Early in the book, Wilson paints the picture of a dysfunctional family in economically depressed Pocahontas, Ill. Like she sings in "Pocahontas Proud," Wilson worked as a bartender at Big O's, and that's where her social circle - family, friends, etc. - spent a lot of their time. That's where the singer can claim her "redneck" credentials.
But different stories that she tells points to the fact that this "Redneck Woman" isn't just country to the bone.
She writes about wanting a better life free of the midwestern rural poverty and cites the importance of her family, particularly her grandmother, whose life was marked by shattered dreams.
Wilson has an aura of street smarts about her and that could be attributed to living in Miami, Fla. during part of her childhood. As a teenager/young adult, she played in rock bands that were popular in greater-St. Louis.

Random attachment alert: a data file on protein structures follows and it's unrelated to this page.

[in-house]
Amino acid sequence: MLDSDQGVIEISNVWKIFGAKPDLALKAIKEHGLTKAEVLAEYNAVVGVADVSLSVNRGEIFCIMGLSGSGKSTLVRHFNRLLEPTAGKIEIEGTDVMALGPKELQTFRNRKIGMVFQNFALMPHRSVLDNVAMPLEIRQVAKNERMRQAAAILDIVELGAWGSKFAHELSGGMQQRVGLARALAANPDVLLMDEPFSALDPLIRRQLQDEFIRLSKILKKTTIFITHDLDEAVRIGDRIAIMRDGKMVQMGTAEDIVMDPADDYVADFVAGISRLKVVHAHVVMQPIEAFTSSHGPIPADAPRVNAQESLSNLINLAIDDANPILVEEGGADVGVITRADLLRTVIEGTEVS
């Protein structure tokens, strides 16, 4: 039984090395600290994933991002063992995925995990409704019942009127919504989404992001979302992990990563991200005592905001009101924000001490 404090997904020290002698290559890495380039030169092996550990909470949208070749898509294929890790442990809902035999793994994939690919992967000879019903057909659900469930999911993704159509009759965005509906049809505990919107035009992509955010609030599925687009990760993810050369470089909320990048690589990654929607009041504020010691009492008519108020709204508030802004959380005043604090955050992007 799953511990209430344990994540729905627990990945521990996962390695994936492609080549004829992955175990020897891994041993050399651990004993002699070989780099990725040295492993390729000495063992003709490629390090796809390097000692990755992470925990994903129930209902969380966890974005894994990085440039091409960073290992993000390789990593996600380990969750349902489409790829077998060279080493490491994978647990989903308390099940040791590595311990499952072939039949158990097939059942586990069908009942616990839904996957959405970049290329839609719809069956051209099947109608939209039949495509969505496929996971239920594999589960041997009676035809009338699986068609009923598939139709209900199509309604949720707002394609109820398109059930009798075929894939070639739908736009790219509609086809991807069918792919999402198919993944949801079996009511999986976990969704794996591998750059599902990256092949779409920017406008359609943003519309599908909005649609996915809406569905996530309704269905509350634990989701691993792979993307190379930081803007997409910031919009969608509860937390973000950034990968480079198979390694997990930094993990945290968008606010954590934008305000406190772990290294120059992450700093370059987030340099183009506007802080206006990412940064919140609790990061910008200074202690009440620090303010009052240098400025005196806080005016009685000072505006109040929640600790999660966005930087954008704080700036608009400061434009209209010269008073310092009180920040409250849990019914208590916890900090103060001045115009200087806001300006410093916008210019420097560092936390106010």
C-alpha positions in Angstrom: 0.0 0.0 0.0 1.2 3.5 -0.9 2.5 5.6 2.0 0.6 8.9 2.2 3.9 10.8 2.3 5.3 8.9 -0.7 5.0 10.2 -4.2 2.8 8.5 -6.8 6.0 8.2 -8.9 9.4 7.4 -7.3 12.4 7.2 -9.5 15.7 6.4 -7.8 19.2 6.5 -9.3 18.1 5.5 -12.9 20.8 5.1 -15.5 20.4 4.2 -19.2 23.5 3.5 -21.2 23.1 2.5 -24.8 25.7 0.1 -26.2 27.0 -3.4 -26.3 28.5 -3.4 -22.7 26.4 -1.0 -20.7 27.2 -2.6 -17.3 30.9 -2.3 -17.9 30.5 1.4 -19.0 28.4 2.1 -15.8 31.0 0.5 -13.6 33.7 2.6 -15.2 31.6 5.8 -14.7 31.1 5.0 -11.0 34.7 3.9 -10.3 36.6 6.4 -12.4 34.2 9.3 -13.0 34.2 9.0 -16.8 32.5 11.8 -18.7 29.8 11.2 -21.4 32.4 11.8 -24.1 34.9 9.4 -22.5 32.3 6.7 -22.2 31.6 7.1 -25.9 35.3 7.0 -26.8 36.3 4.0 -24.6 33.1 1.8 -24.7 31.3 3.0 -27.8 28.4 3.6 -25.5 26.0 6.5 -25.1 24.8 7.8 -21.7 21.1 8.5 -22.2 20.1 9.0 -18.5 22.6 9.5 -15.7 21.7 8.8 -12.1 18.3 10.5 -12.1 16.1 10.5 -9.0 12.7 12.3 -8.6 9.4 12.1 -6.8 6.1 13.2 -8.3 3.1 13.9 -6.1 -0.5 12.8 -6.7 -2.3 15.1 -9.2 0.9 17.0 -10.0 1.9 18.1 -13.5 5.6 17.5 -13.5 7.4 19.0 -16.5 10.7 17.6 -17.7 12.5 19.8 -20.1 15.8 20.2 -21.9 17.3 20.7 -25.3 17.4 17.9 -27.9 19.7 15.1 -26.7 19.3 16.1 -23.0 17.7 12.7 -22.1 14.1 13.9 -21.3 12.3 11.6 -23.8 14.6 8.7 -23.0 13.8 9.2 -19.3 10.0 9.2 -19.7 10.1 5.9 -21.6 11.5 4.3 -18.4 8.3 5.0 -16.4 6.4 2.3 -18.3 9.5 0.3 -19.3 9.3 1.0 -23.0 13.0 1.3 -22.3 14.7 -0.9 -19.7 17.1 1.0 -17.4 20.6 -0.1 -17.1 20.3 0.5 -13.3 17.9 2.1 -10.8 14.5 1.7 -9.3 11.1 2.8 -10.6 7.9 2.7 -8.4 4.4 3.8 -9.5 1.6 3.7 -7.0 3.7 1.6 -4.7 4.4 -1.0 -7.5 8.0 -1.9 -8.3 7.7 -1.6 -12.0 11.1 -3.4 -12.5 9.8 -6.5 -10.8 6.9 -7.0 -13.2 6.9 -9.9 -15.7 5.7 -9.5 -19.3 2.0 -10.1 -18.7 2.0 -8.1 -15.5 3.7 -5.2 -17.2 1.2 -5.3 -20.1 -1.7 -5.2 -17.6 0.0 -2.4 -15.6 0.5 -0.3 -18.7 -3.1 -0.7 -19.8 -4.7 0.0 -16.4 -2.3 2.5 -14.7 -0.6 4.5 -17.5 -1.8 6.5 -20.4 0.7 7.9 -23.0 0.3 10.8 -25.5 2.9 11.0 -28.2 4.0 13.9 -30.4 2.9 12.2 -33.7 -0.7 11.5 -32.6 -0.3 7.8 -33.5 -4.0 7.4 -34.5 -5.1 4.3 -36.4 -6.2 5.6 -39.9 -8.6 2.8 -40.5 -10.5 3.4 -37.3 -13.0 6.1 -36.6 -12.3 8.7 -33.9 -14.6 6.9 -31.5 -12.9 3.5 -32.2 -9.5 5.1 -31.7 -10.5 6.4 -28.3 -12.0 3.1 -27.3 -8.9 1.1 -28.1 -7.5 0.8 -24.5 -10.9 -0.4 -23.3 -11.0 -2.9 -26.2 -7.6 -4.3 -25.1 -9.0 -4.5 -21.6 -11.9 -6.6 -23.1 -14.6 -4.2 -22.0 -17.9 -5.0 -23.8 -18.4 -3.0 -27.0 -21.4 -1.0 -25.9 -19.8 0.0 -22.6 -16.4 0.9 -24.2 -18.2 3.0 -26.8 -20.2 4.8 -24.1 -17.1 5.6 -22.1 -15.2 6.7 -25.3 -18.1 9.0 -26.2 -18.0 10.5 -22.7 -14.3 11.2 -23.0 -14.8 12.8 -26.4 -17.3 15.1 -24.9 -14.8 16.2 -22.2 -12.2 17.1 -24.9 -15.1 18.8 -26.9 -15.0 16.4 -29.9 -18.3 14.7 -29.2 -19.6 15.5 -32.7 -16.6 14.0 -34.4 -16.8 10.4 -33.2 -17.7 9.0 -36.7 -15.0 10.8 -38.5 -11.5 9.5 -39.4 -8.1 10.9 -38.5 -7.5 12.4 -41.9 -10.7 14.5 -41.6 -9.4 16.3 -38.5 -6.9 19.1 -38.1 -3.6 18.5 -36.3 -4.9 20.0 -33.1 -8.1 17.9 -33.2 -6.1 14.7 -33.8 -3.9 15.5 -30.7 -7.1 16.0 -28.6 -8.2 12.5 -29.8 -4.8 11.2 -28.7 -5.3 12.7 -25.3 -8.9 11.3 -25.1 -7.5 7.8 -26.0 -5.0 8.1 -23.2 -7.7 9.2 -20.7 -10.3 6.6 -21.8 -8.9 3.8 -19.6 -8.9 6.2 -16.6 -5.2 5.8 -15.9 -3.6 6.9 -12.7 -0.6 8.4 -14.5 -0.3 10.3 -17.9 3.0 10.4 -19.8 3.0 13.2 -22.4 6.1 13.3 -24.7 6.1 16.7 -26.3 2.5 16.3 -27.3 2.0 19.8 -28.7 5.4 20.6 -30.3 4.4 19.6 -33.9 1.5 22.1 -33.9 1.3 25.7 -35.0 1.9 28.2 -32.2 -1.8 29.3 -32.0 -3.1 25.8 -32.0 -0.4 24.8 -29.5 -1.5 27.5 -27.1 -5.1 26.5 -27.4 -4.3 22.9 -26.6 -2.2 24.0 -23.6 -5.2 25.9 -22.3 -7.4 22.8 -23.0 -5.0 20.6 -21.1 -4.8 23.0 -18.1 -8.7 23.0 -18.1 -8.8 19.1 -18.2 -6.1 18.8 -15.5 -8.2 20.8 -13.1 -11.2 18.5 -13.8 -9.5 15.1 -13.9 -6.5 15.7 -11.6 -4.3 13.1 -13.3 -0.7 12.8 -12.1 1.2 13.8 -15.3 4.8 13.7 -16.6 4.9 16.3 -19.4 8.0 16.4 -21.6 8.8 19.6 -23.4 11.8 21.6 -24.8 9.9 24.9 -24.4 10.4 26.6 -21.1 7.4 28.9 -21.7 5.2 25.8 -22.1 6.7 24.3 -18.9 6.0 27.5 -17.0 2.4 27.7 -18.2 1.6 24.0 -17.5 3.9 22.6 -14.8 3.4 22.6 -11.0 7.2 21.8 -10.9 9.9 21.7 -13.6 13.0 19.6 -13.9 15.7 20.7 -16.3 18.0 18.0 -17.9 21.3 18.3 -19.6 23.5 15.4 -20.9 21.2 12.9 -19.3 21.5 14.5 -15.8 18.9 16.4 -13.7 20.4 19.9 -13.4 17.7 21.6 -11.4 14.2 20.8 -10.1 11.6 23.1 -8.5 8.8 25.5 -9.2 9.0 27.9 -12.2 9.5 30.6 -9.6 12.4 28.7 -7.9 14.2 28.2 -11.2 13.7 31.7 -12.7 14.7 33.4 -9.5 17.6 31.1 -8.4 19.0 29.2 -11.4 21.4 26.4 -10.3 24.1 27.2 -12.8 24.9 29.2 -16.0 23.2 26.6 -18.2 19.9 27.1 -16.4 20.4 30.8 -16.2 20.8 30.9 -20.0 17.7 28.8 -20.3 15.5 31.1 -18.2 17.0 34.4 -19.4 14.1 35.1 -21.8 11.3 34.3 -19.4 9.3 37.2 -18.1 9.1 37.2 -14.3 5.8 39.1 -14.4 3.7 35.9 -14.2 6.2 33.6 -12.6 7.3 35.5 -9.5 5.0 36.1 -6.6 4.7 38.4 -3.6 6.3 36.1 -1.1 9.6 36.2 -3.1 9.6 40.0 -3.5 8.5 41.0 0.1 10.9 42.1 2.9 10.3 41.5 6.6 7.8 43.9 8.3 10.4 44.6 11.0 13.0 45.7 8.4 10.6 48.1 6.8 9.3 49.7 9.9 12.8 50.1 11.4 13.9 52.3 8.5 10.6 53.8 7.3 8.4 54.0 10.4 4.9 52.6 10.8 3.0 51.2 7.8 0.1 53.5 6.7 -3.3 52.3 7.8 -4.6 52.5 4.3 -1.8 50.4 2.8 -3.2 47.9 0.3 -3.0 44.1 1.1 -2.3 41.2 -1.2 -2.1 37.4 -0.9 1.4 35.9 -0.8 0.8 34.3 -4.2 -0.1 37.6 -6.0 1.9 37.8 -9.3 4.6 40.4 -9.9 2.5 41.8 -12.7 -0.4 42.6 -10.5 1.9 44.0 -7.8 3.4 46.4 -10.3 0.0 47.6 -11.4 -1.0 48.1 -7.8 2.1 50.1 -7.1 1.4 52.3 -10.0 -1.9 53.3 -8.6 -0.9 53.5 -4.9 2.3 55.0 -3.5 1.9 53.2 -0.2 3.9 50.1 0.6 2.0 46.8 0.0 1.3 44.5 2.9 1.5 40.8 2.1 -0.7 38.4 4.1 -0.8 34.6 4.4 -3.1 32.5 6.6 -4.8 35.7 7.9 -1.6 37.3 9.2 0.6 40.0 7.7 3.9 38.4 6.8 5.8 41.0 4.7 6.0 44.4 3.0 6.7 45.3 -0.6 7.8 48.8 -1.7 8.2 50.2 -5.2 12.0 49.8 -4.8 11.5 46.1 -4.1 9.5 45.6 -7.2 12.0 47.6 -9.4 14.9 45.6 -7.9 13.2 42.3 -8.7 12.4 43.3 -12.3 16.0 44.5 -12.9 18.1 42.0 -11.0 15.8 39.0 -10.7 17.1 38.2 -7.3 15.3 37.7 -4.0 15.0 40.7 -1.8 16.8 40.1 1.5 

Her struggle of trying to get a record deal mirrors that of a million different musical artists. She got her big break when John Rich visited the bar where she was bartending.
Then, she writes about the biggest event in her life, when her daughter Grace was born, and "Camp GW," the compound near Nashville where she lives along with many relatives from Illinois. This chapter illustrates that she hasn't forgotten where she came from.
The book, which references songs from both of her albums, is well-written with deeper insights into the songs - many of which are based on Wilson's personal experiences. It's a quick read into one entertainer's rags-to-riches story. If you want to know more about Wilson's tale, it's worth reading.